Which Exercises Are Best?
The key to choosing exercises that have the most real potential to promote bone growth and strength is the level of impact. Impact exercises are those that require jumping or other forceful impacts like kickboxing or boxing. Other activities that can be done at a high-impact level include exercises like jogging and hiking or playing sports like tennis or soccer.
A 1997 study performed at Edith Cowan University compared female athletes in high-, medium- and non-impact sports to controls and found that those who participated in impact sports had a higher bone strength and bone mineral density than those who did not. A study published in 2004 in Europa Medicophysica suggests incorporating dynamic, high-impact training, such as jumping and racquet sports, to stimulate bone growth. Participating in organized sports, such as basketball and tennis, is one way for an individual to be subjected to progressive overload.
Progressive overload is the theory used to add stress continually to exercises in order to continue having a positive outcome from the exercises. For example, if you do squats every day for a month, you’ll likely gain muscle strength in the quadriceps and hamstrings while also strengthening the bones of the legs. However, continuing doing the same squats at the same intensity level will eventually plateau your results. Increasing the intensity and impact level of your squats by adding in weights or jumps ensures that you continue to see improvement.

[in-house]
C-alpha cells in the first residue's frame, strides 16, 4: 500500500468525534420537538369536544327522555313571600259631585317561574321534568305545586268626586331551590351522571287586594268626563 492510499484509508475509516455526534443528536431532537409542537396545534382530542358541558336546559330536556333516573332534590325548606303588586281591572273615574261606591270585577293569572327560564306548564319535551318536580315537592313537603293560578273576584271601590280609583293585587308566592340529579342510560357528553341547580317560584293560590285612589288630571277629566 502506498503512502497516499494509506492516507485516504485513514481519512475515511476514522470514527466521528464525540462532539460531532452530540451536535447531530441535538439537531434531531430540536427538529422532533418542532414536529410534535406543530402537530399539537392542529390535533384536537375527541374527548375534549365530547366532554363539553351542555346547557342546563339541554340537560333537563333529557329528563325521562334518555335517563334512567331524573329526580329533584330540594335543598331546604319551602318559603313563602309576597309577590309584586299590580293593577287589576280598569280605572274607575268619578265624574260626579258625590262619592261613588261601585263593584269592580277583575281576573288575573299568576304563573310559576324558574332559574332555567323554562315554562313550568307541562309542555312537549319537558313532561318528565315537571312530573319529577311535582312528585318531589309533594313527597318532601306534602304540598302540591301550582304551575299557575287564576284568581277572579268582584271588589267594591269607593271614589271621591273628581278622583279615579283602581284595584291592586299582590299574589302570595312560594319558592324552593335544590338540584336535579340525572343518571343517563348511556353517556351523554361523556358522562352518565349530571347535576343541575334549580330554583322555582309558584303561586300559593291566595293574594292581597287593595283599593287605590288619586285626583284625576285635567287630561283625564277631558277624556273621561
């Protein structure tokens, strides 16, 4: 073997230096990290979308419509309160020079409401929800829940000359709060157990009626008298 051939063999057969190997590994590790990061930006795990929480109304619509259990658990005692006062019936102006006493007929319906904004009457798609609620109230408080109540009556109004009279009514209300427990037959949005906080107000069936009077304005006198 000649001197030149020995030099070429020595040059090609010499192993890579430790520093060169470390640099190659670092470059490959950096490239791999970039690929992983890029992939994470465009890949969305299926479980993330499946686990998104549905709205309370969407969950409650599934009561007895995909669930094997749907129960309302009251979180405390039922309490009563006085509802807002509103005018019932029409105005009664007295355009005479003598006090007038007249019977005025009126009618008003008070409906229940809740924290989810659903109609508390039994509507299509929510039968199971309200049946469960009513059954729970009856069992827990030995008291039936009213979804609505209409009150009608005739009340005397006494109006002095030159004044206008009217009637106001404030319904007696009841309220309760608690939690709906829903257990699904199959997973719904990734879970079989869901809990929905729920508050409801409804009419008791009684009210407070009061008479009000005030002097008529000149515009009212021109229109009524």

Just as you can target specific muscle groups to gain a hypertrophic effect, you can target bones with high-impact exercise to build strength. High-impact exercises performed with the arms like punching a bag or lifting weights will cause the bone repairing and strengthening rebuild process to occur specifically in the bones that received the stress. This means that you can choose to focus on bones that tend to be high risk for fractures like the wrists or hips by choosing high-impact exercises that train these areas.
So, what is the main problem with high-intensity, high-impact exercise? Not everyone is fully equipped to perform them safely. Always be sure to check with your doctor before taking on a particularly difficult new fitness routine. The good news is that modifications exist for nearly any high-impact exercise. Performing the modified versions of exercises helps build muscle strength and stamina to be able to perform the higher intensity version of the move eventually.
If you already walk regularly, trying some jogging or adding weight in the form of ankle or hand weights can help increase the impact enough to see results. The best approach is early and often plan of attack. There’s no time like now to get moving and working toward stronger bones that will carry you throughout your life.
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National Institute of Health Healthy Bones Matter (2017) https://www.niams.nih.gov/health-topics/kids/healthy-bones
NCBI The Basics of Bone in Health and Disease (2004) https://www.ncbi.nlm.nih.gov/books/NBK45504/
National Institute of Health How Does Physical Activity Help Build Healthy Bones? (2016) https://www.nichd.nih.gov/health/topics/bonehealth/conditioninfo/activity
Hunt, Tina How Does Exercise Increase Bone Density? (2017) https://www.livestrong.com/article/133645-how-does-exercise-increase-bone-density/